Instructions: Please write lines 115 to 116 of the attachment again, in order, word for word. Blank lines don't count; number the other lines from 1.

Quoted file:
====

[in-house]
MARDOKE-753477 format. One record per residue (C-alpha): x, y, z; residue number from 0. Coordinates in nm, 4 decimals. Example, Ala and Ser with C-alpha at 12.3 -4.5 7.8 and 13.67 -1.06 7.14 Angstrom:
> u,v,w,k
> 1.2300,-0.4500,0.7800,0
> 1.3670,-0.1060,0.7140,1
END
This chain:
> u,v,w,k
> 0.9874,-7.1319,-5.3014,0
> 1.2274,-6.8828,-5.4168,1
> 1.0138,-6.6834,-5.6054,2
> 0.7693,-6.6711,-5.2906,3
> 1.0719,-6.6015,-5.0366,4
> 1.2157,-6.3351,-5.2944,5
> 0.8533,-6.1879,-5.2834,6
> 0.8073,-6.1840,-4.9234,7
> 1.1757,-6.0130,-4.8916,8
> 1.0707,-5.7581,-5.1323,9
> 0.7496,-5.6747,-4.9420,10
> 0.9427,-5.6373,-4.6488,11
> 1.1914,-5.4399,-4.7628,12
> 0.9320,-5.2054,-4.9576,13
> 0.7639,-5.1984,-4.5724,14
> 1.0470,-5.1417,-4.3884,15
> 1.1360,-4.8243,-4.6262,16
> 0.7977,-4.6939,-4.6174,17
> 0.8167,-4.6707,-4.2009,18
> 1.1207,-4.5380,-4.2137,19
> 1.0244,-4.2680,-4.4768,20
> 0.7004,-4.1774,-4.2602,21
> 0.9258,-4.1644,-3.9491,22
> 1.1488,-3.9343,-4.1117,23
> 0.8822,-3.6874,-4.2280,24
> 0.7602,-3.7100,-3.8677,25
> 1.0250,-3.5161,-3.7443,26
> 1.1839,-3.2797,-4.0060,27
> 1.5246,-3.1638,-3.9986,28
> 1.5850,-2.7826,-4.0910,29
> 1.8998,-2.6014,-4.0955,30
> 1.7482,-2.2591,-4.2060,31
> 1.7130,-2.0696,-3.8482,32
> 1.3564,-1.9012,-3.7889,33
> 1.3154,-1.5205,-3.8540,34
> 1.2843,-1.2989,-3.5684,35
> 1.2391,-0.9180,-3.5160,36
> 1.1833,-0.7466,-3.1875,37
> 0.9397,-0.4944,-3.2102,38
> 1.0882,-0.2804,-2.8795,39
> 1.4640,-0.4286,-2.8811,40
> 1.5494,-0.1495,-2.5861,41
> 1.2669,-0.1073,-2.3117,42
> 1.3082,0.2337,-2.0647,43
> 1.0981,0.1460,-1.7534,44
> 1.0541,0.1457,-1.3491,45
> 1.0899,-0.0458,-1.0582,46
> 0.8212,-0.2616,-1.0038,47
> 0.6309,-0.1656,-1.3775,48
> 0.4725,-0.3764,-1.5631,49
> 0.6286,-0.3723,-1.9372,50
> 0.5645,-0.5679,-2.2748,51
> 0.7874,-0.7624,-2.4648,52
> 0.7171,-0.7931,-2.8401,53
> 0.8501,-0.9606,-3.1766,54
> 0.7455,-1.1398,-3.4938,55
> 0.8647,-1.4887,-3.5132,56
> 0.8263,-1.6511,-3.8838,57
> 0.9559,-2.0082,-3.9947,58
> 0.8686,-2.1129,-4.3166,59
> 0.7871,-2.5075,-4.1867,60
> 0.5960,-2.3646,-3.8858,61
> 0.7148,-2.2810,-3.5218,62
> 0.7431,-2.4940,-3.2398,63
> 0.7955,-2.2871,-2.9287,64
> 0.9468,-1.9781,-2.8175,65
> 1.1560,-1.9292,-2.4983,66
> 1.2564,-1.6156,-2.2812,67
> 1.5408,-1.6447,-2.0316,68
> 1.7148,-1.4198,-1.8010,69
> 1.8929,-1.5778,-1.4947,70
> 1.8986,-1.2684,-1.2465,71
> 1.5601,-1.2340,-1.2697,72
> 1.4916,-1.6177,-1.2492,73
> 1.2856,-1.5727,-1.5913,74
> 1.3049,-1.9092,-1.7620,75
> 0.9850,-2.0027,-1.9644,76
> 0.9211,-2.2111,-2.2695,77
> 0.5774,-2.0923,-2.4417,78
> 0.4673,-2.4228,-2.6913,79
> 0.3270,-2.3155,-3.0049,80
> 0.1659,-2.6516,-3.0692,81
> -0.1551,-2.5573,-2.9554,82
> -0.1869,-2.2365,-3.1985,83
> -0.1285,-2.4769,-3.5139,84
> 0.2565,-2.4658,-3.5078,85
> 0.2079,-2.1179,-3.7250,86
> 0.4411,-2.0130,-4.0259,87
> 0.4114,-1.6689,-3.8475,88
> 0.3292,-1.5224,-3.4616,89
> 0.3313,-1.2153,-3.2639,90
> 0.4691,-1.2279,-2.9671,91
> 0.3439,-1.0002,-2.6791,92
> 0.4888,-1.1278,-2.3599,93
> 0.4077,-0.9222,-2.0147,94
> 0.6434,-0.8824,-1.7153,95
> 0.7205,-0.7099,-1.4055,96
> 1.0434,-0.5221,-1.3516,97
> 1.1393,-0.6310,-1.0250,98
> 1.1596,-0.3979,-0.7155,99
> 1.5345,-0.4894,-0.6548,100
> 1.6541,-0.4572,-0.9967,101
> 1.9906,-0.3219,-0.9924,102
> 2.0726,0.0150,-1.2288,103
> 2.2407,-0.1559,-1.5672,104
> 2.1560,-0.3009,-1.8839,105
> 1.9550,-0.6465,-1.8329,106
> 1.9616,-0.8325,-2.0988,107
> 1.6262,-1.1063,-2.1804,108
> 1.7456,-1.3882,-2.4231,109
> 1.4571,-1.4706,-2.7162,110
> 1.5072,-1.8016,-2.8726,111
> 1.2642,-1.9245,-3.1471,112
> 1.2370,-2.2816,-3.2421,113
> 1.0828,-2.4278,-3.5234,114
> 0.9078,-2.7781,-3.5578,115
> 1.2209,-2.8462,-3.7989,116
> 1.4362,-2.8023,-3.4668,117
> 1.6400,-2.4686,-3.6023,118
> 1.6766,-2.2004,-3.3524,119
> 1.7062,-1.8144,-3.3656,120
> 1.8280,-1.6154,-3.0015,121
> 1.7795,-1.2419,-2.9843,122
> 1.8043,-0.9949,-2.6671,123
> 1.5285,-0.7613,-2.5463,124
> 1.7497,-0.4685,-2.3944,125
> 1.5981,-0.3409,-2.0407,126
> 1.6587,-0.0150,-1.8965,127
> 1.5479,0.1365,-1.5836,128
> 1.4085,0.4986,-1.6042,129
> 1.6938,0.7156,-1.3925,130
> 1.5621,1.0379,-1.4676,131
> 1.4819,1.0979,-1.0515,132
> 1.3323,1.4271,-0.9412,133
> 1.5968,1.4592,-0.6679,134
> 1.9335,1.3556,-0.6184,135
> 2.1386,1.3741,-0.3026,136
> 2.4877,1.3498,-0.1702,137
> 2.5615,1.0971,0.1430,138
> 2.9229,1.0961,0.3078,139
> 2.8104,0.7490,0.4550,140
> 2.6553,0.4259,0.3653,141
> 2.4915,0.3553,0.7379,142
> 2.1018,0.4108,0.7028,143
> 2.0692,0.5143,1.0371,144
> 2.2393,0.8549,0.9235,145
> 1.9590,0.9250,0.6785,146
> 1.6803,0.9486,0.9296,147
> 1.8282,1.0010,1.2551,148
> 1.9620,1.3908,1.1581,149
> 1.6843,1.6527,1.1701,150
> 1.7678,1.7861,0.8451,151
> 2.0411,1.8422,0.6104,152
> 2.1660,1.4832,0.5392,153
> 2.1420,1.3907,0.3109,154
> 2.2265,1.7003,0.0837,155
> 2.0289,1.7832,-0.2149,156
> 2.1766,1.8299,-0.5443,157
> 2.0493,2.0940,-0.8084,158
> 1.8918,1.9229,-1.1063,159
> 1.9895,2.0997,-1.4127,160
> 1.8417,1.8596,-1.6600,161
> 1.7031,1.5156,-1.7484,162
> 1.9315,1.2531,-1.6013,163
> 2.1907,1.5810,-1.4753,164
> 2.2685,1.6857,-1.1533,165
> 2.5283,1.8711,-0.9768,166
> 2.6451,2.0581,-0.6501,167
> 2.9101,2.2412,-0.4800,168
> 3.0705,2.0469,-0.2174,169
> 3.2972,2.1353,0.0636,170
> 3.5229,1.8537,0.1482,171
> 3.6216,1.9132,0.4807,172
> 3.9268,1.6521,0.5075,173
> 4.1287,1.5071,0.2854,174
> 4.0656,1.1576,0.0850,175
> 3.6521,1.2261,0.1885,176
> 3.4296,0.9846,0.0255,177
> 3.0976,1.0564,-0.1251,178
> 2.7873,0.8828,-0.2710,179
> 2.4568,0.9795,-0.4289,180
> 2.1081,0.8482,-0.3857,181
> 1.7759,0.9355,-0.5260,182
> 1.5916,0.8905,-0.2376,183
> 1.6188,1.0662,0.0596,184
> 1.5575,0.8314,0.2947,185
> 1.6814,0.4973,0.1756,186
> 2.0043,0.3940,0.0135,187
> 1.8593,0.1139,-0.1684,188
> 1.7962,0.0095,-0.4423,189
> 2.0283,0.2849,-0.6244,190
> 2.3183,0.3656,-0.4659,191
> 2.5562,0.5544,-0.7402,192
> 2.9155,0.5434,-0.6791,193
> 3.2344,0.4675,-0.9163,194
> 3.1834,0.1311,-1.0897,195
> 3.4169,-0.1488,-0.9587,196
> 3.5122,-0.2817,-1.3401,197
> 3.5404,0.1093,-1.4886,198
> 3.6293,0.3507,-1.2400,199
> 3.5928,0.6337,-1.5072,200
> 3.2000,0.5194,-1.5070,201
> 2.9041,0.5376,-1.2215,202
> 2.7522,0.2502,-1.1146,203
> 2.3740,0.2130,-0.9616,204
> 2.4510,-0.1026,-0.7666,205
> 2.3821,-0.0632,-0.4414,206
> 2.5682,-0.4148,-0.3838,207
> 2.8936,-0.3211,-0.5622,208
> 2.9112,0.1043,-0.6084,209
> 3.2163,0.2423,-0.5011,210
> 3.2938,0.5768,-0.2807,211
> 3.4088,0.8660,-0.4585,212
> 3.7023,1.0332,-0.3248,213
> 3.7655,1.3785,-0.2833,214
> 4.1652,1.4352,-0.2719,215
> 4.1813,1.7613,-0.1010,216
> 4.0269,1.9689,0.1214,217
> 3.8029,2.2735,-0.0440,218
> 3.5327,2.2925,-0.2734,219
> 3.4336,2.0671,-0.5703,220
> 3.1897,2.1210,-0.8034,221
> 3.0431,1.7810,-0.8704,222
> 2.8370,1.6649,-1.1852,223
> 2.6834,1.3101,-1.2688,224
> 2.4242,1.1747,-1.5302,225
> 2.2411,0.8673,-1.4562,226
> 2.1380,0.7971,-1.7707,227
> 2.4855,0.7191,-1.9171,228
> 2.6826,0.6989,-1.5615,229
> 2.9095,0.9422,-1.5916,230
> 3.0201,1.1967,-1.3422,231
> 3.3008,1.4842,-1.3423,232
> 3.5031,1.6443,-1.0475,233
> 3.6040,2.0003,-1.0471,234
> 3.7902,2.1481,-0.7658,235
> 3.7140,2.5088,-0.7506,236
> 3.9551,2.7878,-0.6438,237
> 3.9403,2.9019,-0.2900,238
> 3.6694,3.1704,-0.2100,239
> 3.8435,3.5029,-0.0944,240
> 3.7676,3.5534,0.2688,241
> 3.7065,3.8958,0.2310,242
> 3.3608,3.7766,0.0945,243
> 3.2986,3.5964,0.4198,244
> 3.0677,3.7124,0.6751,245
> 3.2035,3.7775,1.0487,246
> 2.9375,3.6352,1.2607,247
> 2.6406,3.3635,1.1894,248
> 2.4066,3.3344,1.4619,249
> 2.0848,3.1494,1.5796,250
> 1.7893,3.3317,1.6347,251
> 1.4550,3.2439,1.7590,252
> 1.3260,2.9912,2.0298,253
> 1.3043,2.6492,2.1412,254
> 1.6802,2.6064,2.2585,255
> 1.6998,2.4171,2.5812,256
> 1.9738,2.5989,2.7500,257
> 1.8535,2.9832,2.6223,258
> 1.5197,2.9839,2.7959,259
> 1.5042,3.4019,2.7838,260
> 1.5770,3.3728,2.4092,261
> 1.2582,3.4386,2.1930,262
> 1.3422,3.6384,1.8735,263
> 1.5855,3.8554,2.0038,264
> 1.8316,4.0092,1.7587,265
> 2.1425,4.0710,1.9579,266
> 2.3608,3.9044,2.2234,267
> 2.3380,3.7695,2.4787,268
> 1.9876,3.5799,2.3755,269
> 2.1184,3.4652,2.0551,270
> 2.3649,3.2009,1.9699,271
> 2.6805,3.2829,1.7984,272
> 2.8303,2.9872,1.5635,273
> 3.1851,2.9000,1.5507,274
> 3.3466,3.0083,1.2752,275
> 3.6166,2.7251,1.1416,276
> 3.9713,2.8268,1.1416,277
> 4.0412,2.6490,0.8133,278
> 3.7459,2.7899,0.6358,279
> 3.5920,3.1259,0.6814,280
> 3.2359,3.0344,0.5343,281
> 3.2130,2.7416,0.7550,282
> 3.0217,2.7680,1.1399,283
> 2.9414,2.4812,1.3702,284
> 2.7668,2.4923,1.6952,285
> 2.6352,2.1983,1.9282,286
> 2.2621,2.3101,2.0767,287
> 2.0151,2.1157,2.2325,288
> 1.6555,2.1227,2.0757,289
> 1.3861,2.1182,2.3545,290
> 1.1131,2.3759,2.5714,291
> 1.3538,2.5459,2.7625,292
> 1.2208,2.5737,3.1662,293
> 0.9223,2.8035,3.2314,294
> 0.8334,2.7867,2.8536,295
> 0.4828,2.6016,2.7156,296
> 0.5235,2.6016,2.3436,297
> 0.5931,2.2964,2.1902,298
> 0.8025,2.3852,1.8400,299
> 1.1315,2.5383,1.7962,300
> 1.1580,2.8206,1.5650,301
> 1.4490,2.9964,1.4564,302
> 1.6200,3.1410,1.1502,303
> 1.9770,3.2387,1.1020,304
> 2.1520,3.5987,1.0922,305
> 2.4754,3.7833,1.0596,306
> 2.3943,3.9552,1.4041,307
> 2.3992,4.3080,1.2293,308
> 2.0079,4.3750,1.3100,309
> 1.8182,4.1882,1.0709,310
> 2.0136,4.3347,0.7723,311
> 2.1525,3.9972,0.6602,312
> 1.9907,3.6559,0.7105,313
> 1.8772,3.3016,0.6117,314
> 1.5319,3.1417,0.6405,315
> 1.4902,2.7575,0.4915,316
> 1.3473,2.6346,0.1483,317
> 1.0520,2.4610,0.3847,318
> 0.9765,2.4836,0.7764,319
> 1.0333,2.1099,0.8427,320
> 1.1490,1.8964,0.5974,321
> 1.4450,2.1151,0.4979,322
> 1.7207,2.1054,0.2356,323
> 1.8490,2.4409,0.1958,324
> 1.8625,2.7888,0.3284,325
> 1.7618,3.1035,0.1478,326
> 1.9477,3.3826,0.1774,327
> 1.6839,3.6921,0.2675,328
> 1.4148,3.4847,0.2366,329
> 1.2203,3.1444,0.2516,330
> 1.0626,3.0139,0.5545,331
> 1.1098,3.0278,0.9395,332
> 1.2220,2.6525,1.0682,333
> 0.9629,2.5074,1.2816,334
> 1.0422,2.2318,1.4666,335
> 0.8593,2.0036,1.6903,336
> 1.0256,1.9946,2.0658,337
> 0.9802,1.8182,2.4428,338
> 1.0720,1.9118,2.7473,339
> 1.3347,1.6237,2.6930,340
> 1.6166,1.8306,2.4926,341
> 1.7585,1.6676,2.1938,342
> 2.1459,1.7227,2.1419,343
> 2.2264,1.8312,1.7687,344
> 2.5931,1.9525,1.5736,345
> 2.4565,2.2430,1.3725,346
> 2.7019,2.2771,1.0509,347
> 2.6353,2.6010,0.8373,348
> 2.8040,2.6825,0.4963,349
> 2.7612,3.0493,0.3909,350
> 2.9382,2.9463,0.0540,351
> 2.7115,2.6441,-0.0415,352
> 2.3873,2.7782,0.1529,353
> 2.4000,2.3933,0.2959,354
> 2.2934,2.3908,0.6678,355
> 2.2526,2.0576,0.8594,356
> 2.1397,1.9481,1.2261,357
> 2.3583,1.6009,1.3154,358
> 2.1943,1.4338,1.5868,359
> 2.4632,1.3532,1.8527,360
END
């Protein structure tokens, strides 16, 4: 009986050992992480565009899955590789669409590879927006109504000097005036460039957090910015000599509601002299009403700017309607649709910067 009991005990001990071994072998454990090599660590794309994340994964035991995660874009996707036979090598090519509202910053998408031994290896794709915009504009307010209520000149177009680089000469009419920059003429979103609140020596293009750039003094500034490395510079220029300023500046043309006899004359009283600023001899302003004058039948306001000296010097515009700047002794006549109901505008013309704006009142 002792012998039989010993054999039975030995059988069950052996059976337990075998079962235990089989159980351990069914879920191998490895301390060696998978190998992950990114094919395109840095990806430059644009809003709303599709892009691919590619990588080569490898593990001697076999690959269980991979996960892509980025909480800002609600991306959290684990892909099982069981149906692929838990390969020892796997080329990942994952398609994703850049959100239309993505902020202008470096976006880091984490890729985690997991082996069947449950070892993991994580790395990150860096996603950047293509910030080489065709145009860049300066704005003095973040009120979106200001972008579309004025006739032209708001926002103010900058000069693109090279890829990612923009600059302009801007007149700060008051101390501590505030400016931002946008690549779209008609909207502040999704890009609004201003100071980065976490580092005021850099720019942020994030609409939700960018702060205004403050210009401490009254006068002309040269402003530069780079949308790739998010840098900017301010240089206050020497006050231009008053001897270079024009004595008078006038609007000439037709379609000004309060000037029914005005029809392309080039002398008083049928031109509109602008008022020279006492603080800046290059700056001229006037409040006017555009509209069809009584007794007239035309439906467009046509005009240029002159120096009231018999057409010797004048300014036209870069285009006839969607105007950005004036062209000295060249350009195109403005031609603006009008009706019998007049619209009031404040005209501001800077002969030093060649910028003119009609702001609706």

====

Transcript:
> 1.9550,-0.6465,-1.8329,106
> 1.9616,-0.8325,-2.0988,107